When Station Casinos was buying a big tract of land in southwest Las Vegas, its then-finance chief noted the company had acquired various plots around the valley that would be developed “over a long period of time.”
He wasn’t kidding.
More than 20 years later, Station’s bosses now say they’re looking to break ground on the still-empty southwest parcel, after prior efforts to build a resort there never materialized.
Station executives said on a conference call with analysts Tuesday that the company plans to develop a casino on its 71-acre desert spread along Durango Drive just south of the 215 Beltway — a huge property near Ikea with a weathered, wooden sign touting Station’s plans for a hotel-casino there.
The locals-focused operator aims to break ground early next year, said billionaire Frank Fertitta III, chairman and CEO of parent company Red Rock Resorts.
The land is in one of the fastest-growing areas of the valley, he indicated.
“Go do demographics around every local casino site in Las Vegas, and you’ll see that Durango is an absolute no-brainer,” Fertitta said.
Of course, as with any real estate idea, there’s no guarantee the project will get built, especially in the wake of the pandemic.
The coronavirus outbreak devastated Southern Nevada’s tourism industry — the backbone of the economy — and sparked huge job losses. Las Vegas has been getting a surge of visitors lately as vaccines roll out, and the unemployment rate has come down a lot, though today, roughly 11 months after Nevada casinos were allowed to reopen from state-ordered lockdown, Station hasn’t reopened all of its properties yet.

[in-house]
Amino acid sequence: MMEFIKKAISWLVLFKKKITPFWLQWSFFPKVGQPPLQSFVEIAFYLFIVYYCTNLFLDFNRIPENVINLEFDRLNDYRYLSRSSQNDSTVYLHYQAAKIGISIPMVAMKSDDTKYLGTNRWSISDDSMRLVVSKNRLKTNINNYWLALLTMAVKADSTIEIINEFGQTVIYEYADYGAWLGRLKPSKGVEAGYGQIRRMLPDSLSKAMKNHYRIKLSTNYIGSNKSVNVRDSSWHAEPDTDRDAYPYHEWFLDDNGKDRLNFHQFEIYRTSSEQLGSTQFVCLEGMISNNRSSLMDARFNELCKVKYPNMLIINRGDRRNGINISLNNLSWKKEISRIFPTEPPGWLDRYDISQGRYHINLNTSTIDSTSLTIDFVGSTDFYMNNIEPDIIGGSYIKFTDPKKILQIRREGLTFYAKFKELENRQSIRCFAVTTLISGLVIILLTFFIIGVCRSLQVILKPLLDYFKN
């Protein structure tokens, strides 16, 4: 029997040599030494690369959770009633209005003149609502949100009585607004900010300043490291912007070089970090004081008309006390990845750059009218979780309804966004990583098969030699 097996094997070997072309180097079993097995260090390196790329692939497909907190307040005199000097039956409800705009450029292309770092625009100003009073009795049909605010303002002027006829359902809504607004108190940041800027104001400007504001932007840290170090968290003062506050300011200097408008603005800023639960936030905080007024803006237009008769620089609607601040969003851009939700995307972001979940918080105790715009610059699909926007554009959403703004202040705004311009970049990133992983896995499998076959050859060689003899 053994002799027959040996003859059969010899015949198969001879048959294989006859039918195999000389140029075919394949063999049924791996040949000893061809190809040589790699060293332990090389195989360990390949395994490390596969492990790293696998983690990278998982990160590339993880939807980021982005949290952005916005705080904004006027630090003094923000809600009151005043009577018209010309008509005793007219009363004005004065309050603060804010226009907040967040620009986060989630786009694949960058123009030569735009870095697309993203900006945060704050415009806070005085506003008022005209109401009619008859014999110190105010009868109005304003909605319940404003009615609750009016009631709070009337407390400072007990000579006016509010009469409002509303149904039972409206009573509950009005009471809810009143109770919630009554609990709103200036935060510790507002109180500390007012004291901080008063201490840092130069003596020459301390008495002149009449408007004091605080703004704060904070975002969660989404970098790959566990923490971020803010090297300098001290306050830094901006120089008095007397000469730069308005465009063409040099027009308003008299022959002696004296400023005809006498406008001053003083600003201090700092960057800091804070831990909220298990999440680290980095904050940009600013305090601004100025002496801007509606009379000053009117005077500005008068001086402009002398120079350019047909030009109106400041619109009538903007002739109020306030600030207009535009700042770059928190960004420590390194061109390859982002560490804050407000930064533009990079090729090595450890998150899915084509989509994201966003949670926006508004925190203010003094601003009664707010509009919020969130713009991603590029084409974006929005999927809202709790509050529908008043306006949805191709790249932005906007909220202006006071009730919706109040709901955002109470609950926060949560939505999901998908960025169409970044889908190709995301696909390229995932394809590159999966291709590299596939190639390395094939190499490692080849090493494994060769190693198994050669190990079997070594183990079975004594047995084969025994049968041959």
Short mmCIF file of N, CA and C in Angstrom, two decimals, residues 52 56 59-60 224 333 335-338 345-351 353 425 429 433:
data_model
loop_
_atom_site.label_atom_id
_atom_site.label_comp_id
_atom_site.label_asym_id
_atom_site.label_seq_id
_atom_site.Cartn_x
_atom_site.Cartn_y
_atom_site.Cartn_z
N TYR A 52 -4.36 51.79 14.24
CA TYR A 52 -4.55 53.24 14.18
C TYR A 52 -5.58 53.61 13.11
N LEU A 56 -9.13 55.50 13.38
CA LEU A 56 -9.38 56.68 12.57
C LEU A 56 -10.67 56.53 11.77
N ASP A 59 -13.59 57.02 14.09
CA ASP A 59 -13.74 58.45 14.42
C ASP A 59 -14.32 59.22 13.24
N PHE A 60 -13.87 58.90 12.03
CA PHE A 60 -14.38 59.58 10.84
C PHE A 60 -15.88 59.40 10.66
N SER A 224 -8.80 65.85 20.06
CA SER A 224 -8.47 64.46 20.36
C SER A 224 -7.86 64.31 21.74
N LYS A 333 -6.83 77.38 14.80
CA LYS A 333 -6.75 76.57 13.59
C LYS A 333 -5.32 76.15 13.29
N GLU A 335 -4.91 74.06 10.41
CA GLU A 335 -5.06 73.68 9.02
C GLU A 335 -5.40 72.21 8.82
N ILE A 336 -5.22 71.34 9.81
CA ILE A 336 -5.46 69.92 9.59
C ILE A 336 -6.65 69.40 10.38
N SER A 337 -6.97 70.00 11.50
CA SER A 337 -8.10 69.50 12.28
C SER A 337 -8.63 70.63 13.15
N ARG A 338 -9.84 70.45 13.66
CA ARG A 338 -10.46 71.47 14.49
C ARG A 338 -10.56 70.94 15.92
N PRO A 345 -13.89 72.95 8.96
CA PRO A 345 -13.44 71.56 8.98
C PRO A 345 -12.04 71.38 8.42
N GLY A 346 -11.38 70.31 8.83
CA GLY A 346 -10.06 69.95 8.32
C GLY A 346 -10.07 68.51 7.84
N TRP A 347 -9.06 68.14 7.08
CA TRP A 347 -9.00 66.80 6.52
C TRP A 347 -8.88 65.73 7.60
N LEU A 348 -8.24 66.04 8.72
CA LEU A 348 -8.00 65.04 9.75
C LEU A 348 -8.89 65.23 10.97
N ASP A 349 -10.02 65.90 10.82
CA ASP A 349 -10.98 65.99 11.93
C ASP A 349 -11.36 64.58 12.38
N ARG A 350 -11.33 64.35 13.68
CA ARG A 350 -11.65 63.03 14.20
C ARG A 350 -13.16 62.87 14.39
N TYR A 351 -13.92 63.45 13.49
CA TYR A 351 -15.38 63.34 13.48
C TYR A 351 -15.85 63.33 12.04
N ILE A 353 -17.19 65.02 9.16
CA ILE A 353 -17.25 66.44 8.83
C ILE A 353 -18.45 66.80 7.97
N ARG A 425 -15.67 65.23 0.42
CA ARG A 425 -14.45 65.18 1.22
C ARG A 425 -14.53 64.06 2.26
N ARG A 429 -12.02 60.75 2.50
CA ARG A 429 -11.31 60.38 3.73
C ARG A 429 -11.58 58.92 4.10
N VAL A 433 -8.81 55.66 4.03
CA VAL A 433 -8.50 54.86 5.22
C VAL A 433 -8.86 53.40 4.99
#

Still, real estate pros have figured the Durango site would be the first among its vacant parcels to get developed.
It has freeway visibility and access, can draw customers from the area’s growing population, and isn’t too close to Station’s other resorts.
Station — whose executives discussed the Durango plans the same day the company announced it was selling the Palms for $650 million — declined further comment for this column.
The company acquired the Durango property in 2000, records indicate. A site plan from 2008 showed two hotel towers, a casino, a movie theater and several retail buildings.
That summer, Station unveiled plans to break ground on the Durango project in 2009 and open in 2011, the Review-Journal reported at the time. But the economy, which was already tumbling, soon crashed.
Las Vegas’ once-roaring real estate market was all but wiped out, and nothing was built at the Durango site.
Station owns big plots of vacant land around the valley, including in master-planned communities such as Summerlin, Inspirada and Skye Canyon. A few of its parcels are somewhat isolated on the valley’s outer rings, whereas the Durango property sits off the Beltway, not far from the Strip, McCarran International Airport and more.
A project there would be seen by throngs of commuters every day. Assuming, of course, that it gets built.